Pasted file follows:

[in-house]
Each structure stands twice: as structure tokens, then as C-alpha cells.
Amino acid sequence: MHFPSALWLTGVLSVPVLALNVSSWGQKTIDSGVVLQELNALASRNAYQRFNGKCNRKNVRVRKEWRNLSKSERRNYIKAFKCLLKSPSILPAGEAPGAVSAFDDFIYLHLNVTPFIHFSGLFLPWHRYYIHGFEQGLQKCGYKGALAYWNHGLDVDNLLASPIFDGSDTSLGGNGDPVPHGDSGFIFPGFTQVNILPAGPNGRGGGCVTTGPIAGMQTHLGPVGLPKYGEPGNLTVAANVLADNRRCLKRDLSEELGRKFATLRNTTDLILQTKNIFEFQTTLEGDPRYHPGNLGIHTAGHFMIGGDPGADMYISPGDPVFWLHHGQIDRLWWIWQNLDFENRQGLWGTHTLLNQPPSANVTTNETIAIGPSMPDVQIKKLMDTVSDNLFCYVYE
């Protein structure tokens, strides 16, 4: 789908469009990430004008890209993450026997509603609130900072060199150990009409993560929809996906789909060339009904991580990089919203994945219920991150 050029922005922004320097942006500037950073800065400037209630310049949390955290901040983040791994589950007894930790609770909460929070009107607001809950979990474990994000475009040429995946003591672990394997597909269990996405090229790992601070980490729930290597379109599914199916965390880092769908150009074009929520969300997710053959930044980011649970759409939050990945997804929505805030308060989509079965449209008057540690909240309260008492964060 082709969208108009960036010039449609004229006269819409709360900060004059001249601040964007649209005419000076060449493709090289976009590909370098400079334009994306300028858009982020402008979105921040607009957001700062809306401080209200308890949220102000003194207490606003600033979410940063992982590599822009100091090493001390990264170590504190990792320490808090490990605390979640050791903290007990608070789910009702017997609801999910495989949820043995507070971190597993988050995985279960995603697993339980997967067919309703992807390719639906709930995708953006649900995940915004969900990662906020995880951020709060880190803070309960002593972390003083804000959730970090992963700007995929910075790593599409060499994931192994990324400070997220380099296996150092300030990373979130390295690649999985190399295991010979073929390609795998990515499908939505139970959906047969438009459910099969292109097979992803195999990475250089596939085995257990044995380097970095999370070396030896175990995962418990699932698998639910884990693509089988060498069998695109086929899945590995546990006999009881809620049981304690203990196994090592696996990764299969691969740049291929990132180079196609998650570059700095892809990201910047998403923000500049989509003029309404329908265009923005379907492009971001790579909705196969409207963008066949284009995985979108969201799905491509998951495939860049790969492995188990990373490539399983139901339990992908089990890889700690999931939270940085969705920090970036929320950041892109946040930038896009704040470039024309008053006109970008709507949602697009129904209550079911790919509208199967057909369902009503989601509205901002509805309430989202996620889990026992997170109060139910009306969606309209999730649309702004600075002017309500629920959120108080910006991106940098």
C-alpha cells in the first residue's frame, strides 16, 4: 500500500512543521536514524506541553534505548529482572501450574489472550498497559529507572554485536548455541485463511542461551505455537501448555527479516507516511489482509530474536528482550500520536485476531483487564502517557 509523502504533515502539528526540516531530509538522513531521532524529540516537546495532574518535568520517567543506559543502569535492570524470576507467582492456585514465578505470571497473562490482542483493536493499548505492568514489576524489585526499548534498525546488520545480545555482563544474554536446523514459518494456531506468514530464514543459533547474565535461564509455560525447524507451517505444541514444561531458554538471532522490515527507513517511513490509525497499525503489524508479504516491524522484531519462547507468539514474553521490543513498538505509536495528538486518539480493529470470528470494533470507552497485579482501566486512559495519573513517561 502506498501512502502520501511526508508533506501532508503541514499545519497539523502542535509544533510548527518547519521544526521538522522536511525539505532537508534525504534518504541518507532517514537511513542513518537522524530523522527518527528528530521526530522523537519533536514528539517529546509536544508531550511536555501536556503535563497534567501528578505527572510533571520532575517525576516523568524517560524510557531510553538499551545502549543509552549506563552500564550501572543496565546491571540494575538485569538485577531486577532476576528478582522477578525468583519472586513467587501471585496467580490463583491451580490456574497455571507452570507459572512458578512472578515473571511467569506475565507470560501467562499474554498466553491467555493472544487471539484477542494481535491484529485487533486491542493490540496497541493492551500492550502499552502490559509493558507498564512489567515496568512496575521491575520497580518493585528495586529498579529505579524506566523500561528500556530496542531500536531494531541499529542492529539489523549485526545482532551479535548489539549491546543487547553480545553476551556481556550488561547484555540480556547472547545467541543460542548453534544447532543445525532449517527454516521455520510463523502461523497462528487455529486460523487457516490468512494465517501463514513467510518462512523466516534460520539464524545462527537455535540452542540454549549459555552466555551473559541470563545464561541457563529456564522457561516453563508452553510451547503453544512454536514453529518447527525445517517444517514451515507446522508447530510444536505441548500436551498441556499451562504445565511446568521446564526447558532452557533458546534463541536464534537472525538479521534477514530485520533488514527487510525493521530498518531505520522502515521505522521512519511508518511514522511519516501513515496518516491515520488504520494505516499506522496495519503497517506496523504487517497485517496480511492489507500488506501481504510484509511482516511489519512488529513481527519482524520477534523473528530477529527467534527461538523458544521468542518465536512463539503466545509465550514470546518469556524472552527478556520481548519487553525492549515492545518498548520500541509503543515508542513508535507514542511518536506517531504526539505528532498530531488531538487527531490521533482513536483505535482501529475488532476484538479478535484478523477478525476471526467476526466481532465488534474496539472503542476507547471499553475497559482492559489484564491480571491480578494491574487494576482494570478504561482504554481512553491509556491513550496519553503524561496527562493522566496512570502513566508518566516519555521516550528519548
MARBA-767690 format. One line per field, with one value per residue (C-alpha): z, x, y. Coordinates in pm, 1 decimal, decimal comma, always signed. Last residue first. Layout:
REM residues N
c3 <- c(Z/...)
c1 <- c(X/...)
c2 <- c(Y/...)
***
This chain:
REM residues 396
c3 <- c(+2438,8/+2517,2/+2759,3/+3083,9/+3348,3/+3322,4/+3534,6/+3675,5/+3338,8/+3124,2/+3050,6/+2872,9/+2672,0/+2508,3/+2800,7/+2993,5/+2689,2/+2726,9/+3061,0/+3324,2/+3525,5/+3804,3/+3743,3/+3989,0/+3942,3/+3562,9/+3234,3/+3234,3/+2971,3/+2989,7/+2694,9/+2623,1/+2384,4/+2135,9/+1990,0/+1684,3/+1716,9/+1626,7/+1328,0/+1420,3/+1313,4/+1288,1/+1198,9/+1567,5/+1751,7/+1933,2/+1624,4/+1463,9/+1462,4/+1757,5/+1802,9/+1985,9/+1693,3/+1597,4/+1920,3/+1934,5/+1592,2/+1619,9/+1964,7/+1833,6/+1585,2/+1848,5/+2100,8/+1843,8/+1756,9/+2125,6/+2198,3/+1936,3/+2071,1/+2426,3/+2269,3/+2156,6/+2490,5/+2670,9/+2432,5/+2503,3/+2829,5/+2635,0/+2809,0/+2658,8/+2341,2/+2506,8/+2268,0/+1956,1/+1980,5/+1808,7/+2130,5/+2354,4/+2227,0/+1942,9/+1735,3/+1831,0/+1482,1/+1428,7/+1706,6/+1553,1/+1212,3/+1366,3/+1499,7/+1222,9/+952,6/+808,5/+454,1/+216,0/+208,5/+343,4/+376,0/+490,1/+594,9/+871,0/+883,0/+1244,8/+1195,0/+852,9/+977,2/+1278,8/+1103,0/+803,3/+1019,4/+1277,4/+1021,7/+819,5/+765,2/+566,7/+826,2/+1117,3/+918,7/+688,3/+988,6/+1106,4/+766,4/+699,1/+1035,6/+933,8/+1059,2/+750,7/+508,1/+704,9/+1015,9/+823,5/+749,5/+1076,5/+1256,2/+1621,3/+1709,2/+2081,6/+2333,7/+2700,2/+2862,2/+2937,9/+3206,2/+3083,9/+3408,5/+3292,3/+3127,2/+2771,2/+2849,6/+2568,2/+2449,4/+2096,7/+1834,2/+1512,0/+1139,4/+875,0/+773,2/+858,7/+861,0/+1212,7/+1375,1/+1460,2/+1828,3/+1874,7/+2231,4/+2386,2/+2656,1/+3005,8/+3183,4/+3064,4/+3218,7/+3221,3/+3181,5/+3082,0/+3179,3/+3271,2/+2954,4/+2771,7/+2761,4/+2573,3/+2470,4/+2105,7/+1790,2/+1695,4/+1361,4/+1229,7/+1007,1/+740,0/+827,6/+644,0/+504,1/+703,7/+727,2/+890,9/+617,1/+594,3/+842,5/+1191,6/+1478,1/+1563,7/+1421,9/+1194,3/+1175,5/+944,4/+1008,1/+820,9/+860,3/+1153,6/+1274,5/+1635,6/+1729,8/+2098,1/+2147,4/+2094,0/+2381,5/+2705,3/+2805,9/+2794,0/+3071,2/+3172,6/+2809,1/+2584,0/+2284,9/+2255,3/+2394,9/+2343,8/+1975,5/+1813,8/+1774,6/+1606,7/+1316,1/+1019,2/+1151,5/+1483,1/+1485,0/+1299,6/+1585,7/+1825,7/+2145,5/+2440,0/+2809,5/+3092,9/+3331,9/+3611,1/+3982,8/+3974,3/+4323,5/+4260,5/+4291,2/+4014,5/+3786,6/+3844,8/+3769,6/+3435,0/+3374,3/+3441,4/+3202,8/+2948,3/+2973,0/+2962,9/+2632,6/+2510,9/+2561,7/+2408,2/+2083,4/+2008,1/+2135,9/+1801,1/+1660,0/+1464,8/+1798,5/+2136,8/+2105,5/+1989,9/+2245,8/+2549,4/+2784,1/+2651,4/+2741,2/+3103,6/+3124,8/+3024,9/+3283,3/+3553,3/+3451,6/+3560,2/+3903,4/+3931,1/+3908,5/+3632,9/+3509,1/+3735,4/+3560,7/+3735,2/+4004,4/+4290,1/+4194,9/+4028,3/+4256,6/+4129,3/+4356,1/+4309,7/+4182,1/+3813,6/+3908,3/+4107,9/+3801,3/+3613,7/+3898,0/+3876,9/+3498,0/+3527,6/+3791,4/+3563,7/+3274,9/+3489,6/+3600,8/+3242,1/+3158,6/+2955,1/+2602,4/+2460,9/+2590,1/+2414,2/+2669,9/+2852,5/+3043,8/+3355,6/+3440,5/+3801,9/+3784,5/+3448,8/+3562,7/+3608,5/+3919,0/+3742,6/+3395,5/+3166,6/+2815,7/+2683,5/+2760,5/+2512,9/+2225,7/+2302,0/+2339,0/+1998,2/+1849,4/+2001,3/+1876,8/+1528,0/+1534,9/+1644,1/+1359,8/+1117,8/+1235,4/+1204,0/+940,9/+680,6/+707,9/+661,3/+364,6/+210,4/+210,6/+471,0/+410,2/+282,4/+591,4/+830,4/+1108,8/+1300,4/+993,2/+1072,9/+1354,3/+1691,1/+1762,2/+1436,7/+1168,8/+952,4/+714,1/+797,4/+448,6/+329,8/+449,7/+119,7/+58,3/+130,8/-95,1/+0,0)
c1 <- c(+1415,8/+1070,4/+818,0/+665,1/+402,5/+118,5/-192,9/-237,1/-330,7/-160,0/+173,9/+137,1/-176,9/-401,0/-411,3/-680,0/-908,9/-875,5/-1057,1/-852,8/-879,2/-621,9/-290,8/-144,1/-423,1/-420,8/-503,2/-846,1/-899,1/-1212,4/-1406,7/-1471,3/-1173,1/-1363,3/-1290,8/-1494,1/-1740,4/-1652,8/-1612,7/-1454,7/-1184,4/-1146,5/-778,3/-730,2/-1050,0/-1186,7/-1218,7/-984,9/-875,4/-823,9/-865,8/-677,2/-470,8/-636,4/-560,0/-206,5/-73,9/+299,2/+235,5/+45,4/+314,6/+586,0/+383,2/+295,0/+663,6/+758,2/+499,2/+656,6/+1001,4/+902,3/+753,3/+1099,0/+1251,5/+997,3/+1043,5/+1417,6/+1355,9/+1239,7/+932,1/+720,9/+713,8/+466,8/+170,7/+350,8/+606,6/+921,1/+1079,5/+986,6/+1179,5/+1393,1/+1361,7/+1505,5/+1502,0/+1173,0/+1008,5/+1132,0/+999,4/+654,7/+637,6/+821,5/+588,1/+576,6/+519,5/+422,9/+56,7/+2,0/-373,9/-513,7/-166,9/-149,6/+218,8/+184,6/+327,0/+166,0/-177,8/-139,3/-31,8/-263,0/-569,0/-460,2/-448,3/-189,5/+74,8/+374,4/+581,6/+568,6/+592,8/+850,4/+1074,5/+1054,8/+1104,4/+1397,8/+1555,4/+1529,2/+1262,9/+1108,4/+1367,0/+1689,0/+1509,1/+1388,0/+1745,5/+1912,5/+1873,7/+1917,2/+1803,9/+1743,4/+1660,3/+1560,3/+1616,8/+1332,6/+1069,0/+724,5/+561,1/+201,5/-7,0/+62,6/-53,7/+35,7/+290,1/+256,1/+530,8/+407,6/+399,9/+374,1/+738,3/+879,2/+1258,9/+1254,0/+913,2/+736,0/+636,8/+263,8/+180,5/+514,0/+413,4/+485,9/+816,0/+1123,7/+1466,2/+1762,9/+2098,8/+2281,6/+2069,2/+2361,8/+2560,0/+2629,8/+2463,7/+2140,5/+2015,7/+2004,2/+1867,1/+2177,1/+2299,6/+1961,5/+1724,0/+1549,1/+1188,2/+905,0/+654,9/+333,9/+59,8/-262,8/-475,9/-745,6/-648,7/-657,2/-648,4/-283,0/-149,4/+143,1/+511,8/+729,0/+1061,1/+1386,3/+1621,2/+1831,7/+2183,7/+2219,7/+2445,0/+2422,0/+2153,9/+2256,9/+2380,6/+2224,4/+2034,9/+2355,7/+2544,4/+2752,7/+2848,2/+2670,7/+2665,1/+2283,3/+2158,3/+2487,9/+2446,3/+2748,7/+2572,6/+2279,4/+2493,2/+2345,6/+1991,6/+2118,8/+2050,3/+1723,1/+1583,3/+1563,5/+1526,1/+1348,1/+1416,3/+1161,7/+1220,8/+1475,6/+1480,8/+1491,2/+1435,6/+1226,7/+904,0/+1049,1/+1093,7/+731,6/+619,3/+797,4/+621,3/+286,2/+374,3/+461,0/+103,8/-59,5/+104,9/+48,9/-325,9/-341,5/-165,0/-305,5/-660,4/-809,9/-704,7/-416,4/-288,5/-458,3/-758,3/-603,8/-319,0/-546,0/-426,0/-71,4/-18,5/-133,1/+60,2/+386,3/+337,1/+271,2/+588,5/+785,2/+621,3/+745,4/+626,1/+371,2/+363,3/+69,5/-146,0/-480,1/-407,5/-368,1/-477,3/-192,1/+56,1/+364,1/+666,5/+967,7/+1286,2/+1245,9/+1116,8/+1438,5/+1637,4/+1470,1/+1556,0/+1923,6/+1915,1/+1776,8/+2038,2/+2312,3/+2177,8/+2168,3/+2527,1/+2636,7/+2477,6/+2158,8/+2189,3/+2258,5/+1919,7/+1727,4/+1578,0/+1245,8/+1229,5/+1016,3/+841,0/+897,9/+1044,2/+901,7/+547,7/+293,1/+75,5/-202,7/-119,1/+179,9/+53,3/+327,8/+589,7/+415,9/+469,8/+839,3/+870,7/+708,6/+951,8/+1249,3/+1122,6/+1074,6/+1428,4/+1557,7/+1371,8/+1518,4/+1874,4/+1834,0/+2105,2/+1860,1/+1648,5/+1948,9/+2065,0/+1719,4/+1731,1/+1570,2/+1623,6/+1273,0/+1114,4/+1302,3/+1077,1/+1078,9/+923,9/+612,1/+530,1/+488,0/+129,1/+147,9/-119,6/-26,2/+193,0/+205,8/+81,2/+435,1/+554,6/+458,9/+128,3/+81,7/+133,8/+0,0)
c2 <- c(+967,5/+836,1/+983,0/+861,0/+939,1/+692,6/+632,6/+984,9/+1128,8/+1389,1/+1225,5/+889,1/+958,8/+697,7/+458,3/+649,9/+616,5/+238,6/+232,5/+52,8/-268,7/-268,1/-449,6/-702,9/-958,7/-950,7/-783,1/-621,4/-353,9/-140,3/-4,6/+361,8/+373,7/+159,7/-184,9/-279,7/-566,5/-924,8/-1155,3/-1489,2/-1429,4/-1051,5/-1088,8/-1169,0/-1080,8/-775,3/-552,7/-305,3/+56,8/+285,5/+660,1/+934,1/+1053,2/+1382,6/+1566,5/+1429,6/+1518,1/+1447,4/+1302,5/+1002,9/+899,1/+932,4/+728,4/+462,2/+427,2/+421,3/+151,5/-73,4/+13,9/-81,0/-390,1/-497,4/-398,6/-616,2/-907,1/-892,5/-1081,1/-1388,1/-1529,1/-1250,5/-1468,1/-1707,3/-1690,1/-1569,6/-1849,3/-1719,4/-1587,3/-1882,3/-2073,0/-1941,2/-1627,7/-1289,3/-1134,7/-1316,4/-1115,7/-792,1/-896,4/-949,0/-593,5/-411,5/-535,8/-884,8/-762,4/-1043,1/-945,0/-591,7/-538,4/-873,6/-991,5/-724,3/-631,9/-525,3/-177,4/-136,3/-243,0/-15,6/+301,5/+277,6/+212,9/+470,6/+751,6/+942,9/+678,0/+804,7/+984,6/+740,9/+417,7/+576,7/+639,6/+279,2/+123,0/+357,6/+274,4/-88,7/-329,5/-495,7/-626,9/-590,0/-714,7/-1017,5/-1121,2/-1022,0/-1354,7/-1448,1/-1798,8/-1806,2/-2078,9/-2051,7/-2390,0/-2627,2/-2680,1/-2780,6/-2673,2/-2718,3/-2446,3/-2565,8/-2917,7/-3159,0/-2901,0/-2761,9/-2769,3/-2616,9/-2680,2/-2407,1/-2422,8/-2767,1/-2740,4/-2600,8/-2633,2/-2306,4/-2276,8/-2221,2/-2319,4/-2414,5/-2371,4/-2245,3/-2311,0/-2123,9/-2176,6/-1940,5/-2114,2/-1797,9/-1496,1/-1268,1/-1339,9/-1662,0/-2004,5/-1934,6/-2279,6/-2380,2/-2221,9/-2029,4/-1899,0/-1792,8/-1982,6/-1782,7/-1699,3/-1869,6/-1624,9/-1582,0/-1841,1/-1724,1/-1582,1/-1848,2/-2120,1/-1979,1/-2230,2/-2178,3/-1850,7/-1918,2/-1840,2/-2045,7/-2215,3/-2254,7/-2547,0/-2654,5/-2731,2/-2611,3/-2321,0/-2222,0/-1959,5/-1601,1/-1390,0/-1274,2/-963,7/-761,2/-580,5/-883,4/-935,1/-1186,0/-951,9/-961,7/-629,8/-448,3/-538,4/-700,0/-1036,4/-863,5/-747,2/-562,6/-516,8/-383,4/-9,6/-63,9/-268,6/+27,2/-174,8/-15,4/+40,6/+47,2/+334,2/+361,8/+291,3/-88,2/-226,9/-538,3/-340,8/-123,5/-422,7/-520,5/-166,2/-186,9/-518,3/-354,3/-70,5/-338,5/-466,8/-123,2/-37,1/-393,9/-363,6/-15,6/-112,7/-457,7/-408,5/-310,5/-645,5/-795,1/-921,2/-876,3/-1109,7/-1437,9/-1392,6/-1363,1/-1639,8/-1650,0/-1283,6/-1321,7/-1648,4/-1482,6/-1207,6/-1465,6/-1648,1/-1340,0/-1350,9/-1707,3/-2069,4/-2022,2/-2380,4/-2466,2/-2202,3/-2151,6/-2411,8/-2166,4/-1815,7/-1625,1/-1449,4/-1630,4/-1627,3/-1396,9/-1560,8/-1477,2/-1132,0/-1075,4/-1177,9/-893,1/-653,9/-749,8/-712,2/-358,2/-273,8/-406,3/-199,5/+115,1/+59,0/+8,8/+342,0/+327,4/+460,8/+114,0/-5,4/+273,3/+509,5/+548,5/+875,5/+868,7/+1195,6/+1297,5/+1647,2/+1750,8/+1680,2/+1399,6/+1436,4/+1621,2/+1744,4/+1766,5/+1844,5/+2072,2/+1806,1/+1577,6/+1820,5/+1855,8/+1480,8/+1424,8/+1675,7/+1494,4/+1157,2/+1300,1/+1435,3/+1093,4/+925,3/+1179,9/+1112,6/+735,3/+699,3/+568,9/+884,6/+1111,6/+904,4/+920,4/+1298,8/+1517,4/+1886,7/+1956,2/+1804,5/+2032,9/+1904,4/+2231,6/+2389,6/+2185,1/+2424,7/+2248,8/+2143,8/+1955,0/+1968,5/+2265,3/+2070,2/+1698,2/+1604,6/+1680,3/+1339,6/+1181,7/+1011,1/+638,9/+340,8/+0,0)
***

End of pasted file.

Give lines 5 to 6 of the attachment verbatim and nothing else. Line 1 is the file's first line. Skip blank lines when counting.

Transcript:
C-alpha cells in the first residue's frame, strides 16, 4: 500500500512543521536514524506541553534505548529482572501450574489472550498497559529507572554485536548455541485463511542461551505455537501448555527479516507516511489482509530474536528482550500520536485476531483487564502517557 509523502504533515502539528526540516531530509538522513531521532524529540516537546495532574518535568520517567543506559543502569535492570524470576507467582492456585514465578505470571497473562490482542483493536493499548505492568514489576524489585526499548534498525546488520545480545555482563544474554536446523514459518494456531506468514530464514543459533547474565535461564509455560525447524507451517505444541514444561531458554538471532522490515527507513517511513490509525497499525503489524508479504516491524522484531519462547507468539514474553521490543513498538505509536495528538486518539480493529470470528470494533470507552497485579482501566486512559495519573513517561 502506498501512502502520501511526508508533506501532508503541514499545519497539523502542535509544533510548527518547519521544526521538522522536511525539505532537508534525504534518504541518507532517514537511513542513518537522524530523522527518527528528530521526530522523537519533536514528539517529546509536544508531550511536555501536556503535563497534567501528578505527572510533571520532575517525576516523568524517560524510557531510553538499551545502549543509552549506563552500564550501572543496565546491571540494575538485569538485577531486577532476576528478582522477578525468583519472586513467587501471585496467580490463583491451580490456574497455571507452570507459572512458578512472578515473571511467569506475565507470560501467562499474554498466553491467555493472544487471539484477542494481535491484529485487533486491542493490540496497541493492551500492550502499552502490559509493558507498564512489567515496568512496575521491575520497580518493585528495586529498579529505579524506566523500561528500556530496542531500536531494531541499529542492529539489523549485526545482532551479535548489539549491546543487547553480545553476551556481556550488561547484555540480556547472547545467541543460542548453534544447532543445525532449517527454516521455520510463523502461523497462528487455529486460523487457516490468512494465517501463514513467510518462512523466516534460520539464524545462527537455535540452542540454549549459555552466555551473559541470563545464561541457563529456564522457561516453563508452553510451547503453544512454536514453529518447527525445517517444517514451515507446522508447530510444536505441548500436551498441556499451562504445565511446568521446564526447558532452557533458546534463541536464534537472525538479521534477514530485520533488514527487510525493521530498518531505520522502515521505522521512519511508518511514522511519516501513515496518516491515520488504520494505516499506522496495519503497517506496523504487517497485517496480511492489507500488506501481504510484509511482516511489519512488529513481527519482524520477534523473528530477529527467534527461538523458544521468542518465536512463539503466545509465550514470546518469556524472552527478556520481548519487553525492549515492545518498548520500541509503543515508542513508535507514542511518536506517531504526539505528532498530531488531538487527531490521533482513536483505535482501529475488532476484538479478535484478523477478525476471526467476526466481532465488534474496539472503542476507547471499553475497559482492559489484564491480571491480578494491574487494576482494570478504561482504554481512553491509556491513550496519553503524561496527562493522566496512570502513566508518566516519555521516550528519548
MARBA-767690 format. One line per field, with one value per residue (C-alpha): z, x, y. Coordinates in pm, 1 decimal, decimal comma, always signed. Last residue first. Layout: